Friday, July 04, 2008

Are Apes People Too?

By Jenny Walters

A recent article entitled Animal-Rights Farm: Apes rights and the myth of animal equality by William Saletan discussed a “resolution headed for passage in the Spanish parliament” that will be supporting the Great Ape Project.[1]

The Great Ape Project (GAP) is an organization whose founding declaration states apes “may not be killed” or “arbitrarily deprived of their liberty.” The Spanish proposal will treat great apes “like humans of limited capacity, such as children or those who are mentally incompetent and are afforded guardians or caretakers to represent their interests.” The passage of this proposal would, “commit the (Spanish) government to ending involuntary use of apes in circuses, TV ads, and dangerous experiments.1

Peter Singer, the co-founder of GAP, states: “There is no sound moral reason why possession of basic rights should be limited to members of a particular species.” Saletan went on to state: “To borrow Martin Luther King’s rule, you should be judged by what’s inside you, not what’s on the surface.”1

Opponents of the GAP view this proposal as “egalitarian extremism.” Spanish newspapers and citizens complain that ape rights are “distracting lawmakers from human problems.”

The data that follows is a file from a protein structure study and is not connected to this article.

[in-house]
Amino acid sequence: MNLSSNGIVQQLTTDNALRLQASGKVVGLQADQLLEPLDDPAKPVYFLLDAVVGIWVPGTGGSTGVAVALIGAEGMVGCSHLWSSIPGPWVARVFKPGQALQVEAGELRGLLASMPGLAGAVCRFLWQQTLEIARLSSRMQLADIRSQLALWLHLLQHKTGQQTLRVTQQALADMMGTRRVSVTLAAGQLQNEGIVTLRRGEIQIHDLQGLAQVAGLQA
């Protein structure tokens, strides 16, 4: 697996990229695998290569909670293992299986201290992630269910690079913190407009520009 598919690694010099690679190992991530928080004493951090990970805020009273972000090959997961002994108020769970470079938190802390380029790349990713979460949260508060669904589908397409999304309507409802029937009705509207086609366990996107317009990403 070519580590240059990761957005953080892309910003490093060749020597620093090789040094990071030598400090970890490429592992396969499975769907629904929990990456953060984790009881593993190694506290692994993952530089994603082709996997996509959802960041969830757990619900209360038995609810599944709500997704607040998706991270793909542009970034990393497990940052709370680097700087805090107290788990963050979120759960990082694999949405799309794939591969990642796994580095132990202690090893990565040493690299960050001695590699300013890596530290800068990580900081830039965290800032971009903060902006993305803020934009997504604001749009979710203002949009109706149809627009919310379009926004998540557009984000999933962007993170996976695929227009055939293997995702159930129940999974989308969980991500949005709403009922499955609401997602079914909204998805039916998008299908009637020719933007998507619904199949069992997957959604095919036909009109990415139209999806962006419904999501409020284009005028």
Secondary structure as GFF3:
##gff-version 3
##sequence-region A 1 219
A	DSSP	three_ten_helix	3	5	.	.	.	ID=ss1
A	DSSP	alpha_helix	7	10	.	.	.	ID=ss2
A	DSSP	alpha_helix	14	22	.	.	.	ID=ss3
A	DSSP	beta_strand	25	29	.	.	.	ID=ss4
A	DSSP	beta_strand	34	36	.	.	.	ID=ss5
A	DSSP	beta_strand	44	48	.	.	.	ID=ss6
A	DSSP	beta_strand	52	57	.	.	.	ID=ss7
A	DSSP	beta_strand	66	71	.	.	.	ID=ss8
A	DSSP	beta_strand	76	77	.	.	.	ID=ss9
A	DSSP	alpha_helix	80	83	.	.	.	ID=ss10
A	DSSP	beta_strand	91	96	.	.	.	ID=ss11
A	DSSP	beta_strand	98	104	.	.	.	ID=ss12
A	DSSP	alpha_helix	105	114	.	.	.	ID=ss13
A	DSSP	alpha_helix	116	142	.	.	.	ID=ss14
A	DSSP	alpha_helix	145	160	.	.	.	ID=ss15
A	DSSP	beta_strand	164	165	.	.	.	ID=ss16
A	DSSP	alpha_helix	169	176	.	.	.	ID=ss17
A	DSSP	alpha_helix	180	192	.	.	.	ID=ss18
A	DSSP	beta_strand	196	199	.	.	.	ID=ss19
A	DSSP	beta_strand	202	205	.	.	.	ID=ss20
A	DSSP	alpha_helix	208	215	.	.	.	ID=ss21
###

According to one anti-animal rights reporter: “Animal rights activist believe a rat, is a pig, is a dog, is a boy.”1 In contrast, GAP believes “great apes experience an emotional and intellectual conscience similar to that of human children.” GAP demands humans, chimps, bonobos, gorillas, and orangutans are “members of the community of equals.” Singer adds: “GAP may pave the way for the extension of rights to all primates, or all mammals, or all animals.”1

The mission statement for GAP states, “great apes are entitled to rights based on their ‘morally significant characteristics.’”1 The mission reads as follows:

The idea is founded upon undeniable scientific proof that non-human great apes share more than genetically similar DNA with their human counterparts. They enjoy a rich emotional and cultural existence in which they experience emotions such as fear, anxiety and happiness. They share the intellectual capacity to create and use tools, learn and teach other languages. They remember their past and plan for their future. It is in recognition of these and other morally significant qualities that the Great Ape Project was founded.[2]

Saletan believes the GAP mission statement appeals to discrimination, not to universal equality; as most animals can’t make tool and don’t teach languages. He went on to compare the GAP mission to a “Moral Majority for vegans.”1

In a final note in the article, Saletan used a quote from George Orwell’s Animal Farm: “All animal are equal. But some animals are more equal than others.”1

This article was interesting in pointing out both sides of the argument for great ape rights. The article reports: “We are closer genetically to a chimp than a mouse is to rat.”1 The article also describes how some animal rights activists believe “a rat, is a pig, is a dog, is a boy.” Personally, I am not sold on this of being the same as a rat. However, I do feel there should be basic rights set on place for all animals and I do support the GAP proposal.

As a pet owner, I can tell each of my dogs have their own unique personalities. To me, they are just furry humans.

[1] Saletan W. Animal-rights farm: ape rights and the myth of animal equality. July 2008. Available at: Accessed on July 3, 2008.